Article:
For the first time this year, the September data of the BankservAfrica Disposable Salary Index (BDSI) shows a decline on average disposable salary in real terms on a year-on-year basis by 0.3%. The median disposable salary declined by 0.7% in the first nine months of 2016 compared to the same period in 2015.
The data supports Statistics South Africa’s declining retail sales figures in August where big ticket items, such as passenger cars, did not feature. “Salaried individuals have for some time been paying off their debts and are subsequently purchasing less durable goods such as cars and houses,” explains Mike Schüssler, Chief Economist at Economists dotcoza.
Although real average disposable salaries rose by 4% over a four-year period, these increases are still declining in nature.
According to Schüssler, the current trends suggest that any disposable salary increases for the remaining 2016 months will not be strong due to the higher rate of inflation and weak economic growth.
“This is the first time in the BDSI’s records that salaries have declined over a long period of time – and supports the growing sentiment that salaries are unlikely to beat inflation in 2016,” according to Dr Caroline Belrose, Head of Knowledge and Risk Services at BankservAfrica.
The rising pension payment trend continues
Private banked pensions are increasing at a very fast rate, according to the September BankservAfrica Private Pension Index data (BPPI).
In the nine months to September, the average pension increased by 1.8% year-on-year, according to Dr Belrose. “As indicated in August’s BPPI, average pensions is the only income to be growing in real terms and helping to keep retail sales in positive territory,” she explains.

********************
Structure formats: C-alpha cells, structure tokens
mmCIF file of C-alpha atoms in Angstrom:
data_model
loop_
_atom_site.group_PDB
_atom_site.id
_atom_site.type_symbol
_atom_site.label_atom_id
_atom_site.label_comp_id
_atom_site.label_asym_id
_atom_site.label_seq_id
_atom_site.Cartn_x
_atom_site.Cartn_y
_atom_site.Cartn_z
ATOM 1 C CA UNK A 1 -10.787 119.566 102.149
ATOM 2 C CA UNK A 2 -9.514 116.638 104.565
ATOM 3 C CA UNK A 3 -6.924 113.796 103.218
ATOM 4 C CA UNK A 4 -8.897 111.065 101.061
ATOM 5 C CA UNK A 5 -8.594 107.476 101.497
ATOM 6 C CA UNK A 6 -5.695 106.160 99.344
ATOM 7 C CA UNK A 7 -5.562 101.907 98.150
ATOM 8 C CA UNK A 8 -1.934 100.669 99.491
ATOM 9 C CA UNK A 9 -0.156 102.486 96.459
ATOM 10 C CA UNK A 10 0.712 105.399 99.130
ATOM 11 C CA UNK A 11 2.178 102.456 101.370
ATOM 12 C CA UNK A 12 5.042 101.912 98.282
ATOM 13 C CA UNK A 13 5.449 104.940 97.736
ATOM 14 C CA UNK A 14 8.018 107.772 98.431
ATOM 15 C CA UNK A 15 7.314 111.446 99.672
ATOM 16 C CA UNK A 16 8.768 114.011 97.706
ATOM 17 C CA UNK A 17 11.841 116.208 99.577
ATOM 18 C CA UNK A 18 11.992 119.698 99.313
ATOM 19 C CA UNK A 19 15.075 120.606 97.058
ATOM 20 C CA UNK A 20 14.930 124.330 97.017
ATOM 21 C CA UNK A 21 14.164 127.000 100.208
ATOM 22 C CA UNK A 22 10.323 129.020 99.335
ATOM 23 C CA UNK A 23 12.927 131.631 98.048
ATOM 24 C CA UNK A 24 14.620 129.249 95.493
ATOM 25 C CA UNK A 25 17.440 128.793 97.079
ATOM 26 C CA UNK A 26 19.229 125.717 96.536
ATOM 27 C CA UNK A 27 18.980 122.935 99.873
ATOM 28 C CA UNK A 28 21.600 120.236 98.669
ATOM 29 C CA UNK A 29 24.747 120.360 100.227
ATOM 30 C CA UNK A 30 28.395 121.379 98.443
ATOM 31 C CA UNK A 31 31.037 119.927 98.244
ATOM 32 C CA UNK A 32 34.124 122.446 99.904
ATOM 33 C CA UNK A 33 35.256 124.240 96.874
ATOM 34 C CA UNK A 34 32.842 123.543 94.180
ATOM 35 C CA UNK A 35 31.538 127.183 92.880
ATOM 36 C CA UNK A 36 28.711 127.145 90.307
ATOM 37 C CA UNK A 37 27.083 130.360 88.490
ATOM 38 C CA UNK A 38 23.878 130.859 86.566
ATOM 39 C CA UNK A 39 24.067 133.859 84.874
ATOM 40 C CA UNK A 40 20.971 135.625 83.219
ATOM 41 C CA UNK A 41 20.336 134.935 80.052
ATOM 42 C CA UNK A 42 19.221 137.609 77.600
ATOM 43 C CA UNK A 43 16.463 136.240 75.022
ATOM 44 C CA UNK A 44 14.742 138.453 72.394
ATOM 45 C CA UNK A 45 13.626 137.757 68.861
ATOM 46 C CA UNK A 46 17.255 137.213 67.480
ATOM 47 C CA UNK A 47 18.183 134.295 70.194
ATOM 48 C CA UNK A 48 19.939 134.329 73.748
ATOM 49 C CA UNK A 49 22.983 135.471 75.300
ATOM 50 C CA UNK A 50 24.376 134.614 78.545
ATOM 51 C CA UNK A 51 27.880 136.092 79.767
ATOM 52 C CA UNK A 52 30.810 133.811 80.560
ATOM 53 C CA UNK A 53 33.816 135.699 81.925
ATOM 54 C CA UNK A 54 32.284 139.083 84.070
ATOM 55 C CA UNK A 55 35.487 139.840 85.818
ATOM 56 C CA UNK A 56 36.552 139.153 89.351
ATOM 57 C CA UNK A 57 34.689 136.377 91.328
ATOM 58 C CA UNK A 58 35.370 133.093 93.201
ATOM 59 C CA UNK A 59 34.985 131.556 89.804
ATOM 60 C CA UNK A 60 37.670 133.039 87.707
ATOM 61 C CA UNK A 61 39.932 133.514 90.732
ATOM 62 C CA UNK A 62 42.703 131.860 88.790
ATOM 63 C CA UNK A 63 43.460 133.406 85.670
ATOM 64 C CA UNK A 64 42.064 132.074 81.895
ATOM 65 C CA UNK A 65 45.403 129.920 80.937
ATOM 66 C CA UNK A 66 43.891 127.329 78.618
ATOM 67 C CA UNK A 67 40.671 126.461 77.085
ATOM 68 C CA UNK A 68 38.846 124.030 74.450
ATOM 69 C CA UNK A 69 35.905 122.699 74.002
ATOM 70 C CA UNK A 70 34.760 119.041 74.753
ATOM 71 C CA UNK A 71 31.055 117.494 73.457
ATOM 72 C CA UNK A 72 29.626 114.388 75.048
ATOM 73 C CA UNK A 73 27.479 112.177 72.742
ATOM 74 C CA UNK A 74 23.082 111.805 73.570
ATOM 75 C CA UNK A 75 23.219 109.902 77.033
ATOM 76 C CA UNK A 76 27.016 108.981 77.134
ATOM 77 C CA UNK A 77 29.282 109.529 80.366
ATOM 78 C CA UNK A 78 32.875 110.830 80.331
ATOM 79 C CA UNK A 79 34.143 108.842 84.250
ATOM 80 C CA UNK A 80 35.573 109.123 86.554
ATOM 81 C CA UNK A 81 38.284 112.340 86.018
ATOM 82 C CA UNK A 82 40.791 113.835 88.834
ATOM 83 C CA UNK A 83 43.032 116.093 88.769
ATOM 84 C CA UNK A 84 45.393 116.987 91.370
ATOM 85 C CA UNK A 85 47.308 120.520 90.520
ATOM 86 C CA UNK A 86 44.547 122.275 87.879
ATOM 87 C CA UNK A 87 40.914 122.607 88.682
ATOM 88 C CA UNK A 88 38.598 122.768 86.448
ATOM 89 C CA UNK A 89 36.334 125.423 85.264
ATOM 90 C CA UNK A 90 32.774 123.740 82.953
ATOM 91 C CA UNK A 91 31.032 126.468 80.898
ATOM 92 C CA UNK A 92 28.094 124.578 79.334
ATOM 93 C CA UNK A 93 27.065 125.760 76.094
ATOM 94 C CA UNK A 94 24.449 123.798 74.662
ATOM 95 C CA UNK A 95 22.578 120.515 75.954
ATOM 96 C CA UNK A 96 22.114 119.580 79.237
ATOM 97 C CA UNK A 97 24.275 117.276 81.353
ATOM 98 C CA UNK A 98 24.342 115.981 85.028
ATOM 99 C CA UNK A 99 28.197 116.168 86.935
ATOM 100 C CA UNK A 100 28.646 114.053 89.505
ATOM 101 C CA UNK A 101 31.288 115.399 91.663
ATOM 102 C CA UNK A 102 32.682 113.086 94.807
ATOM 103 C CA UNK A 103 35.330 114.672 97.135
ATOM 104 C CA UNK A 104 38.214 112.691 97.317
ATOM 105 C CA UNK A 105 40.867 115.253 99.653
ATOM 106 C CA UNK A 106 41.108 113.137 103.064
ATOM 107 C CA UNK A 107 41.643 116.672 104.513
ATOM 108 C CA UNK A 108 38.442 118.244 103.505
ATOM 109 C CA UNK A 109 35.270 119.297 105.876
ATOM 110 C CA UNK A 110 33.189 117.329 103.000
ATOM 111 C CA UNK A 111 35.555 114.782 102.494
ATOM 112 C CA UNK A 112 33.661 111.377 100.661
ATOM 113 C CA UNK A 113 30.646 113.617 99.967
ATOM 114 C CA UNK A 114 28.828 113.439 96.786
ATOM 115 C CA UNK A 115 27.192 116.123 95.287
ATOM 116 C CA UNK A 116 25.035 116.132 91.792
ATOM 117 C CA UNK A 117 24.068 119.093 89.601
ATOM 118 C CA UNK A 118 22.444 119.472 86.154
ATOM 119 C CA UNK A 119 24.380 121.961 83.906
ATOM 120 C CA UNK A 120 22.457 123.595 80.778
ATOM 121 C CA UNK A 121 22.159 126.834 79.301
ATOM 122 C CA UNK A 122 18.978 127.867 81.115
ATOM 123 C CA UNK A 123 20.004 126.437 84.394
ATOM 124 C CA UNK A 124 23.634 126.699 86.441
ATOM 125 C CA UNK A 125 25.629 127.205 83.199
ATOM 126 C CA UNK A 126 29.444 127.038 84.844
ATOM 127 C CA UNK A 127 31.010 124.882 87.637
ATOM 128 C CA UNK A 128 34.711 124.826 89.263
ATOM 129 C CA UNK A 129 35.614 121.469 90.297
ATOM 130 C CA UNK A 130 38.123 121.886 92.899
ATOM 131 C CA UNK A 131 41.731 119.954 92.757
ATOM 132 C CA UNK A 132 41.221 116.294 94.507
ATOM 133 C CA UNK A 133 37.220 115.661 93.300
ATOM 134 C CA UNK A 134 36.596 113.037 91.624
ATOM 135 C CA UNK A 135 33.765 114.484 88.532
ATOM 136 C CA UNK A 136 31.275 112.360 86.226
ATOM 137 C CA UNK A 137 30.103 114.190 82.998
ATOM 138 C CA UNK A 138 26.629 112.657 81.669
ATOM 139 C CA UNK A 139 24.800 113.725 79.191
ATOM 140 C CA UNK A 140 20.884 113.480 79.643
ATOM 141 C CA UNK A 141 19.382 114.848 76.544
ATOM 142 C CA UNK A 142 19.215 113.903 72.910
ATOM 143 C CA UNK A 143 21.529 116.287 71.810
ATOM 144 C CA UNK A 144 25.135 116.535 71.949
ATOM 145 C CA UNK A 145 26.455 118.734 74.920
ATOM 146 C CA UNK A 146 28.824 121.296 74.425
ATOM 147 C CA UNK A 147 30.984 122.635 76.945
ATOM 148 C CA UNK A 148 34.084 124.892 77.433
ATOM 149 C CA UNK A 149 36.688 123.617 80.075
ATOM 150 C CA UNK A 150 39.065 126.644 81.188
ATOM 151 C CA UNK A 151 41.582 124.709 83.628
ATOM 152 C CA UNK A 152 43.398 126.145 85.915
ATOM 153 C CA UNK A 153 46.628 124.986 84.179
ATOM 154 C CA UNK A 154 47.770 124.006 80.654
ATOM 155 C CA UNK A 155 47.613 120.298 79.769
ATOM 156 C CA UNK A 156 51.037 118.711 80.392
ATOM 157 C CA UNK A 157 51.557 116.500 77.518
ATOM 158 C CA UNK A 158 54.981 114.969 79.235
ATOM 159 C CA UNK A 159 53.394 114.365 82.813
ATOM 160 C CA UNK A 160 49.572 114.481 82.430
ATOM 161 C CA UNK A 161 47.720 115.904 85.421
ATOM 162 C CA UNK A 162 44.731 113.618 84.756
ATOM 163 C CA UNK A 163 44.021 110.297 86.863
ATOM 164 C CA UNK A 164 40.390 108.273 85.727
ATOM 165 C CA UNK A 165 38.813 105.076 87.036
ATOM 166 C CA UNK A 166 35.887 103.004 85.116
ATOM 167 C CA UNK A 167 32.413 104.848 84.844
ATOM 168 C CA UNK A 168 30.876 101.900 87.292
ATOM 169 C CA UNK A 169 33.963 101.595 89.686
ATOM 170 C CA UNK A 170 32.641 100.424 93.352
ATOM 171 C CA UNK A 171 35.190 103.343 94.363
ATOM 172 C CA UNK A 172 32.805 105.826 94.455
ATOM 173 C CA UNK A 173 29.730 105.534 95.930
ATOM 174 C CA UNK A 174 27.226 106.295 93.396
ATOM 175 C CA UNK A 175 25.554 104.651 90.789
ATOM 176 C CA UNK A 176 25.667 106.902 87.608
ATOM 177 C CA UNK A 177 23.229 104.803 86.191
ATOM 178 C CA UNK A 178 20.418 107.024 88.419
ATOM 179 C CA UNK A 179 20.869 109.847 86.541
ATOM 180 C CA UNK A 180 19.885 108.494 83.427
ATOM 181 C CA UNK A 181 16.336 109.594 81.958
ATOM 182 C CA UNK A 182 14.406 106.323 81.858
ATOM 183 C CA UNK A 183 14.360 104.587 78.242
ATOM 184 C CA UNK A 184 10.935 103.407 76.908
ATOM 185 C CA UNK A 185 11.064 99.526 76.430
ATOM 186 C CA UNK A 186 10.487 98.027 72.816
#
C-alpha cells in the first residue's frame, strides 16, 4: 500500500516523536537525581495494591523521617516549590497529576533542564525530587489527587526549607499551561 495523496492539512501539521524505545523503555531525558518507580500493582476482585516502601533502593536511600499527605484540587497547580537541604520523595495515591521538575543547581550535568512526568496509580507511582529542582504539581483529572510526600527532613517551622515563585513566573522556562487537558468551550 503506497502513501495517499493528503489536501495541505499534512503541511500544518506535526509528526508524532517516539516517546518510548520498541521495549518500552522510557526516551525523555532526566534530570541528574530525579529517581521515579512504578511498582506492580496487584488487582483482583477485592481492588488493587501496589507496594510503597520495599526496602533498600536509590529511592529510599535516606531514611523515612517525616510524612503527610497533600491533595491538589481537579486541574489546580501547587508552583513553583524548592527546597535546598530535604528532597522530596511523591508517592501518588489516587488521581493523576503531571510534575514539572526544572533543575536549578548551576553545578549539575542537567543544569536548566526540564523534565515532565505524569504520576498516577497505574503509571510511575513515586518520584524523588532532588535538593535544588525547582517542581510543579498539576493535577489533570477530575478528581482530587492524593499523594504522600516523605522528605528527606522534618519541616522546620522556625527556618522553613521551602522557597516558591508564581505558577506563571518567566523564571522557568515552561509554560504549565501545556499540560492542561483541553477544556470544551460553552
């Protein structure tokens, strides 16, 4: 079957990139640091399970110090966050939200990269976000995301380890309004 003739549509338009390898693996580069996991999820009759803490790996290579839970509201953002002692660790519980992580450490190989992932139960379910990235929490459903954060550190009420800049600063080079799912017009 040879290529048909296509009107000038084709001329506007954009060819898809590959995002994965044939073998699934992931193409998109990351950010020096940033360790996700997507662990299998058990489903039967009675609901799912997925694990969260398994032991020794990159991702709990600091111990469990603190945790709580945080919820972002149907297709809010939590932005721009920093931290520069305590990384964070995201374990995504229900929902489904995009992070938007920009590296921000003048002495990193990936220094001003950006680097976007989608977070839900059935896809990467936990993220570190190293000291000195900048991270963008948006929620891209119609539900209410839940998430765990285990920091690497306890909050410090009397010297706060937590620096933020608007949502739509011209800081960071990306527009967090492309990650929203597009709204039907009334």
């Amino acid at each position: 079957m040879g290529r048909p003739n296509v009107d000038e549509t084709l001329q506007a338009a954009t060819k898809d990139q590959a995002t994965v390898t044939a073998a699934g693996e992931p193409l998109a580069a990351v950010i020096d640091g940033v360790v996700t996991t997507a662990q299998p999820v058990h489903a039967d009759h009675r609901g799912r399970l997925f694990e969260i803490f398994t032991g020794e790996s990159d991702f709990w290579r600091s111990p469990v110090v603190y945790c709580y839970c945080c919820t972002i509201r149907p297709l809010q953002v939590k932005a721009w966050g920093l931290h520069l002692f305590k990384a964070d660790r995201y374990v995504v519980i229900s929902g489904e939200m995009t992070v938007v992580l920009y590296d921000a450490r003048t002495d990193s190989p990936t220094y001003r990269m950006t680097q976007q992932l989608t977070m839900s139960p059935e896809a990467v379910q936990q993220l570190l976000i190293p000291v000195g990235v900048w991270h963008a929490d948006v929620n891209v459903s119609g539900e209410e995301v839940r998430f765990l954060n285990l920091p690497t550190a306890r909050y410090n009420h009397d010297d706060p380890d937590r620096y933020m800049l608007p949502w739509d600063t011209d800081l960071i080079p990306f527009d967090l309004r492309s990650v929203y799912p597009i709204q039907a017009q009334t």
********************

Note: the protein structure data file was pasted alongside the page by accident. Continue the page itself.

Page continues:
However, although average pension is increasing, it still falls below the typical median pension that reflects year-on-year increases of 6.8% for the nine months to September this year.
“Median pensioners have therefore experienced pension increases at twice the rate of inflation. This is a truly astounding trend analysed by the BankservAfrica payment system,” says Schüssler.
Since January 2013, when the BPPI data analysis began, the typical pensioner experienced real increases of 15.2%. The typical pension value has increased from 38.5% in January 2013 to 43.5% in September 2016 when compared to the typical salary.
“BankservAfrica’s BPPI data reveals a complete reversal to when salary percentage increases were in the lead,” says Schüssler.
Since January 2015, there has not been a month where the increase in the typical pension has been less than the typical salary. The average income from pension fund investments has been astounding over the last few years.
“The aging population and the performance of pension assets are certainly having a positive impact on the overall buying power of older South Africans. It is here that the weaker currency has shown more favourable results for the South African economy,” says Schüssler.
Total disposable salary payments from January 2013 increased by 27.4% in nominal terms while the total pension payments increased by 37.6% over the same period.